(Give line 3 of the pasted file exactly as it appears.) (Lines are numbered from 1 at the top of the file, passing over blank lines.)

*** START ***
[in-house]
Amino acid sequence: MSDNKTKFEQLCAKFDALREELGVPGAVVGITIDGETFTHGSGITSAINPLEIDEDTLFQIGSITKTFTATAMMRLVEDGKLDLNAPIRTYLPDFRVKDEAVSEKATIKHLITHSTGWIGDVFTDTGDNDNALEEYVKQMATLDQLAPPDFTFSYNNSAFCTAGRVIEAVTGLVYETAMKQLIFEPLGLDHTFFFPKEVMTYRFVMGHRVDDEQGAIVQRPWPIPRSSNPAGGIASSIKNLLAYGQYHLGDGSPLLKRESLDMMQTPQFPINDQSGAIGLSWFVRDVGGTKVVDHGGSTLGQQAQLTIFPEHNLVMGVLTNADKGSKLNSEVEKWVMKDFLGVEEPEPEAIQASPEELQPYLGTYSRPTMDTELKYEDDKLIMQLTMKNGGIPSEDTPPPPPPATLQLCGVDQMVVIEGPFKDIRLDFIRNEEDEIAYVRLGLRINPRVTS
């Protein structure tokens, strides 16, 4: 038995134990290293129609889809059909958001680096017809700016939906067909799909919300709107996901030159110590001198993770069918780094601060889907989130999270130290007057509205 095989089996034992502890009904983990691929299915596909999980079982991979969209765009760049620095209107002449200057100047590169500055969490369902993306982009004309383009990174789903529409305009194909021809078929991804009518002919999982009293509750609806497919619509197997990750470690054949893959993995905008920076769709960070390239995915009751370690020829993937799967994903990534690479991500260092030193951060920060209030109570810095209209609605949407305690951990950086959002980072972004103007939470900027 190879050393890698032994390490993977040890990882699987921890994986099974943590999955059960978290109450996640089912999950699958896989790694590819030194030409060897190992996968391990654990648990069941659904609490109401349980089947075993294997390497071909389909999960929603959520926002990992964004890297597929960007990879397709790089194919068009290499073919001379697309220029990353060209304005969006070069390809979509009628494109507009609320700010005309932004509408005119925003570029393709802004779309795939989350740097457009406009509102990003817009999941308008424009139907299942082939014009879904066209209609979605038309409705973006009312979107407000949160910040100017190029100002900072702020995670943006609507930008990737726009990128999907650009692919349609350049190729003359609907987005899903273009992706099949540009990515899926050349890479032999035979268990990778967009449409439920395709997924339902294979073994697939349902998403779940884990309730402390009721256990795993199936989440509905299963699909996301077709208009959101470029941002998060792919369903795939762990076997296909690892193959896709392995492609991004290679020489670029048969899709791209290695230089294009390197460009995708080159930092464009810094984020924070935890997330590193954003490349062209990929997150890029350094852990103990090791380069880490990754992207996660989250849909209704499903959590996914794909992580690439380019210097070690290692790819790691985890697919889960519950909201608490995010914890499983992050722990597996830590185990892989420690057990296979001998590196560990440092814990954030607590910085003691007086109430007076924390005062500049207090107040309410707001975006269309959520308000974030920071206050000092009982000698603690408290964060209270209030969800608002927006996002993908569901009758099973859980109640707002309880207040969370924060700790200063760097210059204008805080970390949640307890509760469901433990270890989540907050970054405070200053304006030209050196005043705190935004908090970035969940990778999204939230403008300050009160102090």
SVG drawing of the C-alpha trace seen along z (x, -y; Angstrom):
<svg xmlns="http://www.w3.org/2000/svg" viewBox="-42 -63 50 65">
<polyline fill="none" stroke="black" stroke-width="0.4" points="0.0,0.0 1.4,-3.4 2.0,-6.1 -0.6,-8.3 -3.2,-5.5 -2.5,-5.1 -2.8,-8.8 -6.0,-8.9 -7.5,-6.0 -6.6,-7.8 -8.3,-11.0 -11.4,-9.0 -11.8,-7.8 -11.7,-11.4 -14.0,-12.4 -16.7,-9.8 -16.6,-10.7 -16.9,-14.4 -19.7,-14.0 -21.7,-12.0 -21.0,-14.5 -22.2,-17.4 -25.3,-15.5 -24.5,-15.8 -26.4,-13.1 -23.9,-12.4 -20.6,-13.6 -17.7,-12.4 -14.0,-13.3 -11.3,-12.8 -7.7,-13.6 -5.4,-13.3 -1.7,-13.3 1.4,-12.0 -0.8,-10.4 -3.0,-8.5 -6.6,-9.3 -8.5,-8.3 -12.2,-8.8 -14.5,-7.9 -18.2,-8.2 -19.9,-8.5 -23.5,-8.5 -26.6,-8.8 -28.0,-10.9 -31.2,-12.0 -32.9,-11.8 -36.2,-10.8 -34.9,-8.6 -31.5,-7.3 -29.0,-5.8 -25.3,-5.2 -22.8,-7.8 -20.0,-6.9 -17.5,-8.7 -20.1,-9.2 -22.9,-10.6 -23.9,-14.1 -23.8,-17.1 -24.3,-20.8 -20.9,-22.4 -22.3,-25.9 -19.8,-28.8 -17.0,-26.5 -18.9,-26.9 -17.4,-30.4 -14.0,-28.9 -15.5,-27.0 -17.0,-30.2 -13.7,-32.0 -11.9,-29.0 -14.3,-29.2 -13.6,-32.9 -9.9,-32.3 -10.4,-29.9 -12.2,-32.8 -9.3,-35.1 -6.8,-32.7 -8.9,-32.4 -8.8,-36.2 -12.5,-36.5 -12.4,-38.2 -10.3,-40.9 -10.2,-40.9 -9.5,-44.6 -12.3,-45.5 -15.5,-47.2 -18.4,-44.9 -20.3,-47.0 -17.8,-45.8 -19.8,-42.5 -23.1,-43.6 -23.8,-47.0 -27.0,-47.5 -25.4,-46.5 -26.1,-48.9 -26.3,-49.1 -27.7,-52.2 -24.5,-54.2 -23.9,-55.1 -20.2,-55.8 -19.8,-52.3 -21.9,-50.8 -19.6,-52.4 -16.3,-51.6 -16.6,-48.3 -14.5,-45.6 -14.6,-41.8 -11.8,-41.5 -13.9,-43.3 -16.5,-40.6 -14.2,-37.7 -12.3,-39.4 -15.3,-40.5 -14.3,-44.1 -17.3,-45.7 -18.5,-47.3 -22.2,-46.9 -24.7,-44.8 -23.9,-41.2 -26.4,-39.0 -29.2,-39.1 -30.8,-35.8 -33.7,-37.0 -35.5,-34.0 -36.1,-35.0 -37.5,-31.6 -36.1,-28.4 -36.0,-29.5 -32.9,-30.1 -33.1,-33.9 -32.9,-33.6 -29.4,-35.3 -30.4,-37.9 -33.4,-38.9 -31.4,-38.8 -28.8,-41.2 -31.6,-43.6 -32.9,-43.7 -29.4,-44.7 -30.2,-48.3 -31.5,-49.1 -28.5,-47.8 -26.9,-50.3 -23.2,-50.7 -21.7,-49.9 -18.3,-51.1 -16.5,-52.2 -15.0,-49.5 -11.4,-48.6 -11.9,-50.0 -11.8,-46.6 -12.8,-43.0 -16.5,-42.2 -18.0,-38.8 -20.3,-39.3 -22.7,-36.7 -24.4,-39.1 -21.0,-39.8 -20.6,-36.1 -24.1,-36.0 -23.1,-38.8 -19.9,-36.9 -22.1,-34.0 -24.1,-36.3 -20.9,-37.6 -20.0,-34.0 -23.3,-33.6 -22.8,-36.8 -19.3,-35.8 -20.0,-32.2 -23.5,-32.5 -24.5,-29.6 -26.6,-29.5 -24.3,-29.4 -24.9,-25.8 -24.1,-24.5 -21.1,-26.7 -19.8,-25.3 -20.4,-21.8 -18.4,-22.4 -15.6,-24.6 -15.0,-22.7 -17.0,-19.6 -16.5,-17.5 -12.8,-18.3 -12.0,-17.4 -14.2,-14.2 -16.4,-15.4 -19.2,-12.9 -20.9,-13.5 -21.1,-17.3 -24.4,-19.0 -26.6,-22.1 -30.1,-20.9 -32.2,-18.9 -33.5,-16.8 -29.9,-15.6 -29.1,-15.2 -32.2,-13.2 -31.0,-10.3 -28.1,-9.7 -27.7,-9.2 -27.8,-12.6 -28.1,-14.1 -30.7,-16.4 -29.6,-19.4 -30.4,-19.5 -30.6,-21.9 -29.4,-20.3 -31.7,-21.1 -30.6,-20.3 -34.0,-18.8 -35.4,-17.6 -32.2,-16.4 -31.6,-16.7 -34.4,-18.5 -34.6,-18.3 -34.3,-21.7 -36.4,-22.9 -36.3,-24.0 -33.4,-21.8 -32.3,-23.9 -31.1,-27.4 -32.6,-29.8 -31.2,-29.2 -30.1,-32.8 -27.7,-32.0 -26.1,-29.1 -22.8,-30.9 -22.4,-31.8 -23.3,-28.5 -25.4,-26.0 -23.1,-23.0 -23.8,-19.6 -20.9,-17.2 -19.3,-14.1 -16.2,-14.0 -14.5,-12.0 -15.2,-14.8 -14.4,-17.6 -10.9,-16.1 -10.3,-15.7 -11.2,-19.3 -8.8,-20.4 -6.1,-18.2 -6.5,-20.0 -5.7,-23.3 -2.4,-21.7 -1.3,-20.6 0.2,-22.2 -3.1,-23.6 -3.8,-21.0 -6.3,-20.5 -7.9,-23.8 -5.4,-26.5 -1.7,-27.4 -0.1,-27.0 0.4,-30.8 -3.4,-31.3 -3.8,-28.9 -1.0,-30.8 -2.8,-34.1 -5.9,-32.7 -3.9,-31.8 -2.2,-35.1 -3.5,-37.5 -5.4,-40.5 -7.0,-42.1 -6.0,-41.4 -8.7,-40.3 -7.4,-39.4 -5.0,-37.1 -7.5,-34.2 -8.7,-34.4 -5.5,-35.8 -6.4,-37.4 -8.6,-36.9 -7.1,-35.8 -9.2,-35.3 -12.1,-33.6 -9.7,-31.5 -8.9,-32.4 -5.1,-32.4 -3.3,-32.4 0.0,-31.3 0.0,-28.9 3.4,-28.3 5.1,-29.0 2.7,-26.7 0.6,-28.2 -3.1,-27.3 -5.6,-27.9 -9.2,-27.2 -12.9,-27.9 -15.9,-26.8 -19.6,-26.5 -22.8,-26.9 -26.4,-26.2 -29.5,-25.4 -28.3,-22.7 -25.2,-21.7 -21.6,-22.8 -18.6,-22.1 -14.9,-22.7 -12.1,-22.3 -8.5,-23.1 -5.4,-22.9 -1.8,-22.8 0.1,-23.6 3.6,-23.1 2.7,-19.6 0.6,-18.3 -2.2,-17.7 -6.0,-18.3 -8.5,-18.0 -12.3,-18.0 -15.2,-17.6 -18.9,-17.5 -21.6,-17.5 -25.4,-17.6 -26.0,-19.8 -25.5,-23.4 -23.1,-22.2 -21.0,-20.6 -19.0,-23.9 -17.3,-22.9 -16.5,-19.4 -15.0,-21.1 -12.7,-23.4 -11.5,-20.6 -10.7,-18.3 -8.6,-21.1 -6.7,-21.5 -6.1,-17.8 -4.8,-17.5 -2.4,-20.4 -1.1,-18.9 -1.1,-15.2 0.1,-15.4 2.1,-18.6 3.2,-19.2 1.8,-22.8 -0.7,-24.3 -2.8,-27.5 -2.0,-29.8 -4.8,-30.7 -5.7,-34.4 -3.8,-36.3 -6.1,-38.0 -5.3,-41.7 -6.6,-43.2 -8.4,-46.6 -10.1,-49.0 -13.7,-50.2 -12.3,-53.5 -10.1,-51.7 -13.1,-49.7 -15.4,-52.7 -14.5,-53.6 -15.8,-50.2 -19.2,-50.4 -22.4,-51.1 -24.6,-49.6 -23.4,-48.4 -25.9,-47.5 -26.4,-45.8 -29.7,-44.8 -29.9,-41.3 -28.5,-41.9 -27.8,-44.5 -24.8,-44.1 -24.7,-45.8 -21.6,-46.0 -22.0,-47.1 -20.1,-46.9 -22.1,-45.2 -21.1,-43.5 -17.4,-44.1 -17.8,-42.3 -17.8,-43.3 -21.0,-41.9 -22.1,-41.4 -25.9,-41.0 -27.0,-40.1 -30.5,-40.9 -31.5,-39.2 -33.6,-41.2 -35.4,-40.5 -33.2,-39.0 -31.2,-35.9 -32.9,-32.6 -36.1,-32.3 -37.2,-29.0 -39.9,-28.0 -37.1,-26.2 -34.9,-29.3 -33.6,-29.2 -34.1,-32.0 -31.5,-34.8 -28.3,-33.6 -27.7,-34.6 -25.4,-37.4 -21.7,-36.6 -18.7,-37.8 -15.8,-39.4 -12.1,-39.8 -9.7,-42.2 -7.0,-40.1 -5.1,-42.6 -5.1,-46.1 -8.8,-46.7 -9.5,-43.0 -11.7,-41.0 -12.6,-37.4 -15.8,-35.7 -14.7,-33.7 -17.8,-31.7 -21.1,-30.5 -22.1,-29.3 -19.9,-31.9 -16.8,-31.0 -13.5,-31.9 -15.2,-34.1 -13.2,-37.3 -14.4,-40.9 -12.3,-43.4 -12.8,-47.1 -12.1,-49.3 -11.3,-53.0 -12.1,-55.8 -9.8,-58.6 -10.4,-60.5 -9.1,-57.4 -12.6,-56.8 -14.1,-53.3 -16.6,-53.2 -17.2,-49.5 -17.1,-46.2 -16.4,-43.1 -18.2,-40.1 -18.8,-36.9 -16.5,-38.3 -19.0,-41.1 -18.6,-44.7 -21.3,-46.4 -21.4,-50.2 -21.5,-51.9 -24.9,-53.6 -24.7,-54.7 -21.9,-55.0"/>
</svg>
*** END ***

């Protein structure tokens, strides 16, 4: 038995134990290293129609889809059909958001680096017809700016939906067909799909919300709107996901030159110590001198993770069918780094601060889907989130999270130290007057509205 095989089996034992502890009904983990691929299915596909999980079982991979969209765009760049620095209107002449200057100047590169500055969490369902993306982009004309383009990174789903529409305009194909021809078929991804009518002919999982009293509750609806497919619509197997990750470690054949893959993995905008920076769709960070390239995915009751370690020829993937799967994903990534690479991500260092030193951060920060209030109570810095209209609605949407305690951990950086959002980072972004103007939470900027 190879050393890698032994390490993977040890990882699987921890994986099974943590999955059960978290109450996640089912999950699958896989790694590819030194030409060897190992996968391990654990648990069941659904609490109401349980089947075993294997390497071909389909999960929603959520926002990992964004890297597929960007990879397709790089194919068009290499073919001379697309220029990353060209304005969006070069390809979509009628494109507009609320700010005309932004509408005119925003570029393709802004779309795939989350740097457009406009509102990003817009999941308008424009139907299942082939014009879904066209209609979605038309409705973006009312979107407000949160910040100017190029100002900072702020995670943006609507930008990737726009990128999907650009692919349609350049190729003359609907987005899903273009992706099949540009990515899926050349890479032999035979268990990778967009449409439920395709997924339902294979073994697939349902998403779940884990309730402390009721256990795993199936989440509905299963699909996301077709208009959101470029941002998060792919369903795939762990076997296909690892193959896709392995492609991004290679020489670029048969899709791209290695230089294009390197460009995708080159930092464009810094984020924070935890997330590193954003490349062209990929997150890029350094852990103990090791380069880490990754992207996660989250849909209704499903959590996914794909992580690439380019210097070690290692790819790691985890697919889960519950909201608490995010914890499983992050722990597996830590185990892989420690057990296979001998590196560990440092814990954030607590910085003691007086109430007076924390005062500049207090107040309410707001975006269309959520308000974030920071206050000092009982000698603690408290964060209270209030969800608002927006996002993908569901009758099973859980109640707002309880207040969370924060700790200063760097210059204008805080970390949640307890509760469901433990270890989540907050970054405070200053304006030209050196005043705190935004908090970035969940990778999204939230403008300050009160102090």